One of my most favorite anyway. Mostly because I appreciate it very much when Lee explains things and he dumped a boatload on us here.
Thanks once again Lee for everything.
And Saiph for starting the thread.
Not that I really know enough to offer an expert opinion...but anyway...it took me many years to appreciate at least some little bit the interactions of various components relative to a car's motion.
It is still all questions and guesses.
Shocks are not the same as springs. They do not support a car's weight, (except for load leveler air shocks and height adjustable coil overs which we don't care about here).
Shocks dampen springs and all car suspension motion, so it all moves faster or slower depending on the shock setting. Shock settings determine the speed at which the springs are allowed to travel.
If springs are set at 100lbs, at 1inch of deflection the spring's resistant force will be 100lbs. This does not change due to shock settings, which controls how fast or slow it will take the spring to get there and back. Stiff shocks move faster.
The easiest way for me to think about it is from the POV of the car's center of gravity during a turn, (CG or CoG). First, the CG moves away from its static position, creating a dynamic center, then it moves back. There are subsidiary centers of gravity for the front and rear. So, three CGs to think about.
Ideally, the centers should only move out once, to the exact required position demanded by the car's position in the turn and the forces acting on it, then move back to the exact position of static center.
That's two moves only and this only happens when shocks are in tune with the rest of the car. If shocks are too soft, (allowing too much time), and unable to fully dampen the suspension, the car will bounce back and forth a few times before settling on static center.
The most important component to tune shocks to is the diff because it also controls the speed at which the car's rear moves to and back from a dynamic center. Shocks that are out of tune will fight the diff rather than complement it and allow it to do its job, which is to move the rear away from and back to static center by application of throttle.
This is how the car is steered with throttle...by controlling the diff.
If you let off, the car turns in. If you apply throttle, the car turns out because the diff causes understeer during acceleration. So, sometime during entry, using coast point the car to the inside of the apex then apply throttle which will hold the rear in place by increasing grip and move the front out by causing push.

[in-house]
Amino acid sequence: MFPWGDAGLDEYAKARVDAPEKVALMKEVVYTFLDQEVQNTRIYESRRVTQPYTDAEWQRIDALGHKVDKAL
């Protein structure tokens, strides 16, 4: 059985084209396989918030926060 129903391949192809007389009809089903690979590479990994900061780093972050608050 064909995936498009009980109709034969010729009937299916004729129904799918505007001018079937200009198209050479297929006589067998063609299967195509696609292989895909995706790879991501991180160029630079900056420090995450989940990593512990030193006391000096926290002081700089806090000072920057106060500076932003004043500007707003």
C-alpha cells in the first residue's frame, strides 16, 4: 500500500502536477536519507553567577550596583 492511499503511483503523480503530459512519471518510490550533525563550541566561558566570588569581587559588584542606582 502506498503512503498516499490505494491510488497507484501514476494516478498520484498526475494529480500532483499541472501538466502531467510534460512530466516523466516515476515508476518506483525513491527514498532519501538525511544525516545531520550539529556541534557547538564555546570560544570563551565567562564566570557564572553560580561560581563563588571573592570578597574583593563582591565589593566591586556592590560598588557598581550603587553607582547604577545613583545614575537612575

The fastest diff setting in Grand Prix Legends, using Lee's Setup Manager, is 15/85. (Thanks Pete, for pointing this out awhile back). In other words, when using this setting, the diff is most capable of quickly moving the car's rear from static center to its dynamic center position and back. (If set at 15/15, it will quickly move out and slowly move back in).
The fastest shock setting is 5. No idea why, but I have found cars do not like a setting of 5 in bump...seems always slower with that, so now use 4/5 in front and 3/4 on the rear because RL racers suggest the rear shocks should be slower than the front. Maybe they are slowing the diff's influence on the car so it is easier to control the rear with throttle?
Whatever, (this isn't RL its Grand Prix Legends), and just my preference, when going into coast to set the car on line to accelerate past the apex, I want to be in coast the least amount of time, so I want the fastest diff I can handle and the quickest shocks.
When lifting throttle, the diff goes into coast and the rear moves out, turning the car as if using the steering wheel, (but not), which points the front toward the inside of a corner without using the steering wheel except to hold the car on the resulting line by applying a slight bit of countersteer and pushing the front into the track camber thru the turn. This is noted by tire sounds caused by slip.
More slip angle equals more tire sound. But too much slip will slow the car, so the ideal is some slip but not too much. In other words, if there is too much tire sound, there is too much slip and the car is scrubbing off speed it shouldn't be losing.
You might try this test: set the diff at 15/85 and try the shock settings 4/5F and 3/4R, then try 3/4F and 2/3R. Think you will note a distinct difference in how the car reacts thru a turn...it will move to and from dynamic center at a slower rate.
Then try 30/60, 45/45, 60/30 etc and you will sense the difference you are making in how the car sets itself thru a turn and what happens when you vary throttle. Any or either way, you want the fastest diff you can handle.
Somewhere in the middle of all that you will find a combination of shock and diff settings that is just right for you.
Then tune brake bias so you do not interrupt the diff's intention of taking the rear out to where it needs to be. It will go there by default and the springs will stop it if you let it all happen before freaking out and using the brakes.
Hope this helps, didn't edit it much...sure others will have a different opinion and will maybe/probably correct me on some of it.
Edited by John Woods, May 22 2016 - 10:24 AM.